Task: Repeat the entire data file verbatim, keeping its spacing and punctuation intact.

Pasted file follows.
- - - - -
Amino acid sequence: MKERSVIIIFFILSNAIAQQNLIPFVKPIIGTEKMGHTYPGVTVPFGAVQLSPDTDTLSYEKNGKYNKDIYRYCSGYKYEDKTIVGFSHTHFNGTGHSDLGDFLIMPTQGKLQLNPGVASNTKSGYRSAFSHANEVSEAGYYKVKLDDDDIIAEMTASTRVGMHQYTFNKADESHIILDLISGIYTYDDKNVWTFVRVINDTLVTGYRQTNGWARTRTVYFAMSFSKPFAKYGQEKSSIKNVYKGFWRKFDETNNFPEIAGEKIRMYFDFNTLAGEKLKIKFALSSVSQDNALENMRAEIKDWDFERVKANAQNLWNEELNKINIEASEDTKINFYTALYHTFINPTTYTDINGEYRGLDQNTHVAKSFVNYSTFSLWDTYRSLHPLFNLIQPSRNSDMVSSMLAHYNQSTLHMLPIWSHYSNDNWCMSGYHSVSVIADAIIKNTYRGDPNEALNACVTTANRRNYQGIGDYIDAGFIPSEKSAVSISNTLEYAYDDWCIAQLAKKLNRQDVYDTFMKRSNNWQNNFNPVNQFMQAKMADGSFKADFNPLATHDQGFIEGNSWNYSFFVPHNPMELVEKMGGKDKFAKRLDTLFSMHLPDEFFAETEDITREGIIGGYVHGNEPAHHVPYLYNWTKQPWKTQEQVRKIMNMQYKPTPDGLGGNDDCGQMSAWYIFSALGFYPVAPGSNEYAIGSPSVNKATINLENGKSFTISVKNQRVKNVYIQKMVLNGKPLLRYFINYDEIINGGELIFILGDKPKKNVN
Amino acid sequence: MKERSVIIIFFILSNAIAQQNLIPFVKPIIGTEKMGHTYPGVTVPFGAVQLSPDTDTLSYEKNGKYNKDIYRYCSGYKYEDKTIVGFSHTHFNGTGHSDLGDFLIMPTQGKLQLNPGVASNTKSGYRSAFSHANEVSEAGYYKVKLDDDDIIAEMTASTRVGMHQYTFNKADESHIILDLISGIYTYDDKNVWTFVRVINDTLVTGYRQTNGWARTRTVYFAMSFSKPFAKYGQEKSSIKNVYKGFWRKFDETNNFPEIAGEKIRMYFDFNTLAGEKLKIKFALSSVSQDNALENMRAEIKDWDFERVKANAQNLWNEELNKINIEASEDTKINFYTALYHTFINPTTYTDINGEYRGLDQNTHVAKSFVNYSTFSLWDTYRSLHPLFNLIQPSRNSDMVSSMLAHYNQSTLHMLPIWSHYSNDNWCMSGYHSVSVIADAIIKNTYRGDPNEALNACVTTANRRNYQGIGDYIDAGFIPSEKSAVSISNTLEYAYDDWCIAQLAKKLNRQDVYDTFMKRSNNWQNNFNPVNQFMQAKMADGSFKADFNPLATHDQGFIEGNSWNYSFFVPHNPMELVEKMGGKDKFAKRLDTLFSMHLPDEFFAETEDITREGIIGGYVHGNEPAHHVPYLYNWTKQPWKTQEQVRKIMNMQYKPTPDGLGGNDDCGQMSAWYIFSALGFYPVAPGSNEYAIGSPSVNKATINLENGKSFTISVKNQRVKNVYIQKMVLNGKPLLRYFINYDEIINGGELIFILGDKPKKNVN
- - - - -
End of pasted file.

Amino acid sequence: MKERSVIIIFFILSNAIAQQNLIPFVKPIIGTEKMGHTYPGVTVPFGAVQLSPDTDTLSYEKNGKYNKDIYRYCSGYKYEDKTIVGFSHTHFNGTGHSDLGDFLIMPTQGKLQLNPGVASNTKSGYRSAFSHANEVSEAGYYKVKLDDDDIIAEMTASTRVGMHQYTFNKADESHIILDLISGIYTYDDKNVWTFVRVINDTLVTGYRQTNGWARTRTVYFAMSFSKPFAKYGQEKSSIKNVYKGFWRKFDETNNFPEIAGEKIRMYFDFNTLAGEKLKIKFALSSVSQDNALENMRAEIKDWDFERVKANAQNLWNEELNKINIEASEDTKINFYTALYHTFINPTTYTDINGEYRGLDQNTHVAKSFVNYSTFSLWDTYRSLHPLFNLIQPSRNSDMVSSMLAHYNQSTLHMLPIWSHYSNDNWCMSGYHSVSVIADAIIKNTYRGDPNEALNACVTTANRRNYQGIGDYIDAGFIPSEKSAVSISNTLEYAYDDWCIAQLAKKLNRQDVYDTFMKRSNNWQNNFNPVNQFMQAKMADGSFKADFNPLATHDQGFIEGNSWNYSFFVPHNPMELVEKMGGKDKFAKRLDTLFSMHLPDEFFAETEDITREGIIGGYVHGNEPAHHVPYLYNWTKQPWKTQEQVRKIMNMQYKPTPDGLGGNDDCGQMSAWYIFSALGFYPVAPGSNEYAIGSPSVNKATINLENGKSFTISVKNQRVKNVYIQKMVLNGKPLLRYFINYDEIINGGELIFILGDKPKKNVN
Amino acid sequence: MKERSVIIIFFILSNAIAQQNLIPFVKPIIGTEKMGHTYPGVTVPFGAVQLSPDTDTLSYEKNGKYNKDIYRYCSGYKYEDKTIVGFSHTHFNGTGHSDLGDFLIMPTQGKLQLNPGVASNTKSGYRSAFSHANEVSEAGYYKVKLDDDDIIAEMTASTRVGMHQYTFNKADESHIILDLISGIYTYDDKNVWTFVRVINDTLVTGYRQTNGWARTRTVYFAMSFSKPFAKYGQEKSSIKNVYKGFWRKFDETNNFPEIAGEKIRMYFDFNTLAGEKLKIKFALSSVSQDNALENMRAEIKDWDFERVKANAQNLWNEELNKINIEASEDTKINFYTALYHTFINPTTYTDINGEYRGLDQNTHVAKSFVNYSTFSLWDTYRSLHPLFNLIQPSRNSDMVSSMLAHYNQSTLHMLPIWSHYSNDNWCMSGYHSVSVIADAIIKNTYRGDPNEALNACVTTANRRNYQGIGDYIDAGFIPSEKSAVSISNTLEYAYDDWCIAQLAKKLNRQDVYDTFMKRSNNWQNNFNPVNQFMQAKMADGSFKADFNPLATHDQGFIEGNSWNYSFFVPHNPMELVEKMGGKDKFAKRLDTLFSMHLPDEFFAETEDITREGIIGGYVHGNEPAHHVPYLYNWTKQPWKTQEQVRKIMNMQYKPTPDGLGGNDDCGQMSAWYIFSALGFYPVAPGSNEYAIGSPSVNKATINLENGKSFTISVKNQRVKNVYIQKMVLNGKPLLRYFINYDEIINGGELIFILGDKPKKNVN